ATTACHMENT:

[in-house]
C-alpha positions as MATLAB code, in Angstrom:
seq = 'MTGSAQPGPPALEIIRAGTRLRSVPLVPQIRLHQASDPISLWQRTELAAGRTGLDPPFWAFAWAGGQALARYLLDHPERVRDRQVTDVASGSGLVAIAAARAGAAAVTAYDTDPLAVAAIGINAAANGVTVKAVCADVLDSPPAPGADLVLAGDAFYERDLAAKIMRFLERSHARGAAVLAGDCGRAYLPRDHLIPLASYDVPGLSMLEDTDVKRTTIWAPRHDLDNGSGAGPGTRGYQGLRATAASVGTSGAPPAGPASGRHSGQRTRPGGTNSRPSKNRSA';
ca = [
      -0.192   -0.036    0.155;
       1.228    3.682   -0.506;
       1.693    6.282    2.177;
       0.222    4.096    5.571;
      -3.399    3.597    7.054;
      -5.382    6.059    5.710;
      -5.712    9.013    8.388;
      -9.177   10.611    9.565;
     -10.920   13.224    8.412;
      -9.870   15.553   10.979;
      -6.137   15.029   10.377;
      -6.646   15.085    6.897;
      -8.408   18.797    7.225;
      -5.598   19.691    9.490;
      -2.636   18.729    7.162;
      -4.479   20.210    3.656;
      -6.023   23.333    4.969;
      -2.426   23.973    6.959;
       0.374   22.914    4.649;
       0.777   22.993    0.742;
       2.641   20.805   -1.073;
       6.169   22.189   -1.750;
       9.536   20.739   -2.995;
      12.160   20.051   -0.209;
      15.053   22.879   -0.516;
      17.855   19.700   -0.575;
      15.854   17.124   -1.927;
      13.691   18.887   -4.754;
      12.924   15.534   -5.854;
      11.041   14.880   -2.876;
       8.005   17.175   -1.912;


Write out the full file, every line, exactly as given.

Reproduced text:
[in-house]
C-alpha positions as MATLAB code, in Angstrom:
seq = 'MTGSAQPGPPALEIIRAGTRLRSVPLVPQIRLHQASDPISLWQRTELAAGRTGLDPPFWAFAWAGGQALARYLLDHPERVRDRQVTDVASGSGLVAIAAARAGAAAVTAYDTDPLAVAAIGINAAANGVTVKAVCADVLDSPPAPGADLVLAGDAFYERDLAAKIMRFLERSHARGAAVLAGDCGRAYLPRDHLIPLASYDVPGLSMLEDTDVKRTTIWAPRHDLDNGSGAGPGTRGYQGLRATAASVGTSGAPPAGPASGRHSGQRTRPGGTNSRPSKNRSA';
ca = [
      -0.192   -0.036    0.155;
       1.228    3.682   -0.506;
       1.693    6.282    2.177;
       0.222    4.096    5.571;
      -3.399    3.597    7.054;
      -5.382    6.059    5.710;
      -5.712    9.013    8.388;
      -9.177   10.611    9.565;
     -10.920   13.224    8.412;
      -9.870   15.553   10.979;
      -6.137   15.029   10.377;
      -6.646   15.085    6.897;
      -8.408   18.797    7.225;
      -5.598   19.691    9.490;
      -2.636   18.729    7.162;
      -4.479   20.210    3.656;
      -6.023   23.333    4.969;
      -2.426   23.973    6.959;
       0.374   22.914    4.649;
       0.777   22.993    0.742;
       2.641   20.805   -1.073;
       6.169   22.189   -1.750;
       9.536   20.739   -2.995;
      12.160   20.051   -0.209;
      15.053   22.879   -0.516;
      17.855   19.700   -0.575;
      15.854   17.124   -1.927;
      13.691   18.887   -4.754;
      12.924   15.534   -5.854;
      11.041   14.880   -2.876;
       8.005   17.175   -1.912;